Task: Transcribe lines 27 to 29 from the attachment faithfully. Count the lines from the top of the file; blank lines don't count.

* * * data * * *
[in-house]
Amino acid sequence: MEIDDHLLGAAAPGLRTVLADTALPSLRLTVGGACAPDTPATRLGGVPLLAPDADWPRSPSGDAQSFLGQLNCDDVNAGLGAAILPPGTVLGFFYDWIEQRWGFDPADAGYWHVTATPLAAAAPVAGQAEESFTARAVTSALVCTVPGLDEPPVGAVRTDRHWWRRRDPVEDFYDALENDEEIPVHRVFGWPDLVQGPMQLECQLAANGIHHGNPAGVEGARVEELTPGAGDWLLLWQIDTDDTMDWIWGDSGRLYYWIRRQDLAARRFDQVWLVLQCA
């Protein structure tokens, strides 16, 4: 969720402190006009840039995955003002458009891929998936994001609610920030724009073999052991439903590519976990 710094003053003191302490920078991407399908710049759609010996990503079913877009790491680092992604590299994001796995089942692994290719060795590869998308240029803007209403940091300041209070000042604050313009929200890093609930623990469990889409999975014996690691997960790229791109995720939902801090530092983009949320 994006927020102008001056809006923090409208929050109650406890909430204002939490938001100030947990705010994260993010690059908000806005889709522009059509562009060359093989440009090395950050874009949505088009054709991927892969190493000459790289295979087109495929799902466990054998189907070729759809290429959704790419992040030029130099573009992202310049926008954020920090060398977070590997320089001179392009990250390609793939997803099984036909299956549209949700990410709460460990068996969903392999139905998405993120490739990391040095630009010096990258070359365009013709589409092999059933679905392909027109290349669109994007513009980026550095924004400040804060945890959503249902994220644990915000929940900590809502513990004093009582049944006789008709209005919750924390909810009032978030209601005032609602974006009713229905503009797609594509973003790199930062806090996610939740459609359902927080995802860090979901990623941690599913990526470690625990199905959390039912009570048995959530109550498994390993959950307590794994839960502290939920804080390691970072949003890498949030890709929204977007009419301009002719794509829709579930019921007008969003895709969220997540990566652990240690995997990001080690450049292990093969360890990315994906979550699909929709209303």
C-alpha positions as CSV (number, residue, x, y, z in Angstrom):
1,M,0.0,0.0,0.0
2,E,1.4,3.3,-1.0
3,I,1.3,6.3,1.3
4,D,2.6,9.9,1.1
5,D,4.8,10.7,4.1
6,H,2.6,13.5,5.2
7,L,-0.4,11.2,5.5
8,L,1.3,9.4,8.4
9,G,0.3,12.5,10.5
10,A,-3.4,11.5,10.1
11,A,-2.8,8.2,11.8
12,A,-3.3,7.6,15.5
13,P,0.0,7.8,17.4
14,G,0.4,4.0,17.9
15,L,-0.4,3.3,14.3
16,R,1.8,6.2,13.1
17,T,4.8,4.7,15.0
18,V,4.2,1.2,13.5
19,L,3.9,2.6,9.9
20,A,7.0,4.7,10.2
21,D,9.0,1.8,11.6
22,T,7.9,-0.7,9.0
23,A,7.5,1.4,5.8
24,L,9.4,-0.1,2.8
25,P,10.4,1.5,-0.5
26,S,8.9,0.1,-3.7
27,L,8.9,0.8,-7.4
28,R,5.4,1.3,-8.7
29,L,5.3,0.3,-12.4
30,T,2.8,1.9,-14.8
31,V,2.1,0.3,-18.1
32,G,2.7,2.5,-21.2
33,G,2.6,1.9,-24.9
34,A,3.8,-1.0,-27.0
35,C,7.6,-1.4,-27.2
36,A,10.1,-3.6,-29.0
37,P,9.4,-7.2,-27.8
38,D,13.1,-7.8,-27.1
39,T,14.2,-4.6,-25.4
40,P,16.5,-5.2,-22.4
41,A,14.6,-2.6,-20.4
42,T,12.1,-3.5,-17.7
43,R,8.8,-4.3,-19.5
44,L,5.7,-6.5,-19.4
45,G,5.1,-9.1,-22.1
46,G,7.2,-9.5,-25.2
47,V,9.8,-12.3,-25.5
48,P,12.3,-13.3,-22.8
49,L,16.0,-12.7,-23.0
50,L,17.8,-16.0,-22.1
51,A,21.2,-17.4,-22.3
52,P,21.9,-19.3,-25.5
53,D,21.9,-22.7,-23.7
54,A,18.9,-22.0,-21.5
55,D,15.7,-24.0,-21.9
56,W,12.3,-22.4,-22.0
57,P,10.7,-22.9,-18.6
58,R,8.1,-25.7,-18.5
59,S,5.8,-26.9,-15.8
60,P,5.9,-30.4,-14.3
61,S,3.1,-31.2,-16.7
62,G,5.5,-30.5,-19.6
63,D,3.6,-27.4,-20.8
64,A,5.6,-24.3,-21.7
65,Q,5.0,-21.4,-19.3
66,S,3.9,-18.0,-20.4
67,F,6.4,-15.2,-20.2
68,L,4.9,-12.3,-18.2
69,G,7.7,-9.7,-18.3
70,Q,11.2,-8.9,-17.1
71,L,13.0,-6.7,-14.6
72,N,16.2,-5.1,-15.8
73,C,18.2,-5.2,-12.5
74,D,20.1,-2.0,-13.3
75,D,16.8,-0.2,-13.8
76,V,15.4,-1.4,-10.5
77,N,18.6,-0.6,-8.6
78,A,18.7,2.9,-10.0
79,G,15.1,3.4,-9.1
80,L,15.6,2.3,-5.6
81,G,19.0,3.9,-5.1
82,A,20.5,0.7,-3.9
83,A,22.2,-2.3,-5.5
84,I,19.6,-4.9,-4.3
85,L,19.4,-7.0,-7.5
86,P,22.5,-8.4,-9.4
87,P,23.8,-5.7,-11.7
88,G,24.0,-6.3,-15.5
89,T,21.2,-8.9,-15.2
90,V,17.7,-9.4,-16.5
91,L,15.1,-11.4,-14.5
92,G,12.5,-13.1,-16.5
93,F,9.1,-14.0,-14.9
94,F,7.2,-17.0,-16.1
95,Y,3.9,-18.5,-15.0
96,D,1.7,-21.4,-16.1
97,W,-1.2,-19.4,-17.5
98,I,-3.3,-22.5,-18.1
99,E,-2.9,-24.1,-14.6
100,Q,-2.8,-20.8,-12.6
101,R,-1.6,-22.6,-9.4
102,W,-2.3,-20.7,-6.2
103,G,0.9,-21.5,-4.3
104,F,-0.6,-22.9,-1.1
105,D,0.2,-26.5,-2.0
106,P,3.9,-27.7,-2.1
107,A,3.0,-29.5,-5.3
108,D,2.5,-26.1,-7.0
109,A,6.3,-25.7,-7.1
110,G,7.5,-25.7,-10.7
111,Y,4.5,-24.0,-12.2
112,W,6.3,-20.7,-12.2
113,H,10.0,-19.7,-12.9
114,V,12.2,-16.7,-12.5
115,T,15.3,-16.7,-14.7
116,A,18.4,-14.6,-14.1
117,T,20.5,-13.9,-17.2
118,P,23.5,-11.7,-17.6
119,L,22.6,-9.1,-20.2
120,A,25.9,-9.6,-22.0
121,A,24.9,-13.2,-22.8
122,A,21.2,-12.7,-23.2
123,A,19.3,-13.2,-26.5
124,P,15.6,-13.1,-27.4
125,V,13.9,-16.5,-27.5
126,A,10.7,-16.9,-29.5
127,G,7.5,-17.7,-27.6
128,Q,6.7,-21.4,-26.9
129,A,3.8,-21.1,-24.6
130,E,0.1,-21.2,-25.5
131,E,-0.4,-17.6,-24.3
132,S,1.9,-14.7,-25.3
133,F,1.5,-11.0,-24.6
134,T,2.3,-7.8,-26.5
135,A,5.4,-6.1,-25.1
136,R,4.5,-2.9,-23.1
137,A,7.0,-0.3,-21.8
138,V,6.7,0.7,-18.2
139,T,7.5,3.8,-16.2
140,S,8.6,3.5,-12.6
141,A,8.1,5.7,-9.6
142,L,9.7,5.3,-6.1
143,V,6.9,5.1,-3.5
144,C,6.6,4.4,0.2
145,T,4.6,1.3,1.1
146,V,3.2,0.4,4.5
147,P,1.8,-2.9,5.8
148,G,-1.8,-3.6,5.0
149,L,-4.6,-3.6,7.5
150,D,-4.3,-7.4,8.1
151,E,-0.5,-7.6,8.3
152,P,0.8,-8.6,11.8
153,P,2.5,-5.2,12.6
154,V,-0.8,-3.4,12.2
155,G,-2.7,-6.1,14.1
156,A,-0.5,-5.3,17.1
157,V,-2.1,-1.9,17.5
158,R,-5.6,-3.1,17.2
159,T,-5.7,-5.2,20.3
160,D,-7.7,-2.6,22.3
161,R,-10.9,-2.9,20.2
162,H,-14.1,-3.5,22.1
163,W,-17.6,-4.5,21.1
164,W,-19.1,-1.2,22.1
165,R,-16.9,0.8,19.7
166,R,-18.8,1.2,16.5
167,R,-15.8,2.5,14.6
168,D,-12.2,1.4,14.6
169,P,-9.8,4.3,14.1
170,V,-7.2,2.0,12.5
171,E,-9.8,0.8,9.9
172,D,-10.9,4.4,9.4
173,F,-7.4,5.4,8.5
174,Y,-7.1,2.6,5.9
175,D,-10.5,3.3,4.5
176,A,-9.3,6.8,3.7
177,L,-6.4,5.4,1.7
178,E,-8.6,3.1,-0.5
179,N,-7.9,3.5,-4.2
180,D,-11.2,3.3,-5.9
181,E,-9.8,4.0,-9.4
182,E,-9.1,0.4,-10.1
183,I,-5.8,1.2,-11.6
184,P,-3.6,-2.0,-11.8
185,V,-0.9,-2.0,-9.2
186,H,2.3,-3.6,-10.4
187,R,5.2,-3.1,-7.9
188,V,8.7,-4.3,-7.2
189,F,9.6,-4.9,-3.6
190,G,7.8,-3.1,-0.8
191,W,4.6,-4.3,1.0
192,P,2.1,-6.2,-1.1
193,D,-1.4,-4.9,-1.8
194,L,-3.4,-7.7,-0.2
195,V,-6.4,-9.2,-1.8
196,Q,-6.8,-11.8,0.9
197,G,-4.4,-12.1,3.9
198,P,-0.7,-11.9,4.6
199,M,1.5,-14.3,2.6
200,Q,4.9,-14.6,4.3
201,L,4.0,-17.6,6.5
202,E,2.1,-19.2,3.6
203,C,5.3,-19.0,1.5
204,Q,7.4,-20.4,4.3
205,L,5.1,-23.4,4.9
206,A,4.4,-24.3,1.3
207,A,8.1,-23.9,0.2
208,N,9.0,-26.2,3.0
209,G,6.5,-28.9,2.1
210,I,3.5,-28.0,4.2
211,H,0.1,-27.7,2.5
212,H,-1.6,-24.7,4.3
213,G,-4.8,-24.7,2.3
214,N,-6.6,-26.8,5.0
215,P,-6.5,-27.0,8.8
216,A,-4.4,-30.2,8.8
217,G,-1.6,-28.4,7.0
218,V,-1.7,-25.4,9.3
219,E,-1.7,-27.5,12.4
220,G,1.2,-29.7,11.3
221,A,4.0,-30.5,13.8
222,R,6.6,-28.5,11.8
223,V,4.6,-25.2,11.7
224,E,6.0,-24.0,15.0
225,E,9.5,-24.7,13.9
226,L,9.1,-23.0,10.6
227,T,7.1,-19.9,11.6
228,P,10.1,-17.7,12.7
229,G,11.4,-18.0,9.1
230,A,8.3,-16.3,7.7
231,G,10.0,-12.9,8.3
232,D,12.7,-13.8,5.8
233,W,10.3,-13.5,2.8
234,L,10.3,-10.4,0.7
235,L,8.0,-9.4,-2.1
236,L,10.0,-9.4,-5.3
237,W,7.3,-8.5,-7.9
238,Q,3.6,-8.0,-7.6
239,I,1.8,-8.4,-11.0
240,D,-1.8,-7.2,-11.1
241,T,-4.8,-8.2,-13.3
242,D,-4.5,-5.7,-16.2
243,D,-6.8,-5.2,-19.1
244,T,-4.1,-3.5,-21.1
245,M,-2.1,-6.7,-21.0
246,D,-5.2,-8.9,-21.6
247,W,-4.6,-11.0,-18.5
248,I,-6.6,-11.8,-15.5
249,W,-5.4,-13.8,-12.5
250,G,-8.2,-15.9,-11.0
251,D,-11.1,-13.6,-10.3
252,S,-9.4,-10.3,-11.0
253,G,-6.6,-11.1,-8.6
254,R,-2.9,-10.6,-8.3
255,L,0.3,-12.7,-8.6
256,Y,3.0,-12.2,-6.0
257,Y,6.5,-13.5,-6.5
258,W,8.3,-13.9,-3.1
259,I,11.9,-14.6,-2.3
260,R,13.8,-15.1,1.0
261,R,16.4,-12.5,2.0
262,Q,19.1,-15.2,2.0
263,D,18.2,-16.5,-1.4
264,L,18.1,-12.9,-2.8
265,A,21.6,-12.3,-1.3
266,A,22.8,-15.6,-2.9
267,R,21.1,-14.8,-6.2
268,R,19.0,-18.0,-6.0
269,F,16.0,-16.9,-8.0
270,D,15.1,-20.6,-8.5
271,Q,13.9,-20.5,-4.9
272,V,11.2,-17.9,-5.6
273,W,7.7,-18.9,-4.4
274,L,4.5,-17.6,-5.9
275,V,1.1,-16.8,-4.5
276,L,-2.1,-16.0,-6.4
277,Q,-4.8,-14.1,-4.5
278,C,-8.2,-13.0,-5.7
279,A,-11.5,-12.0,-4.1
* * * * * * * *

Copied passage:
23,A,7.5,1.4,5.8
24,L,9.4,-0.1,2.8
25,P,10.4,1.5,-0.5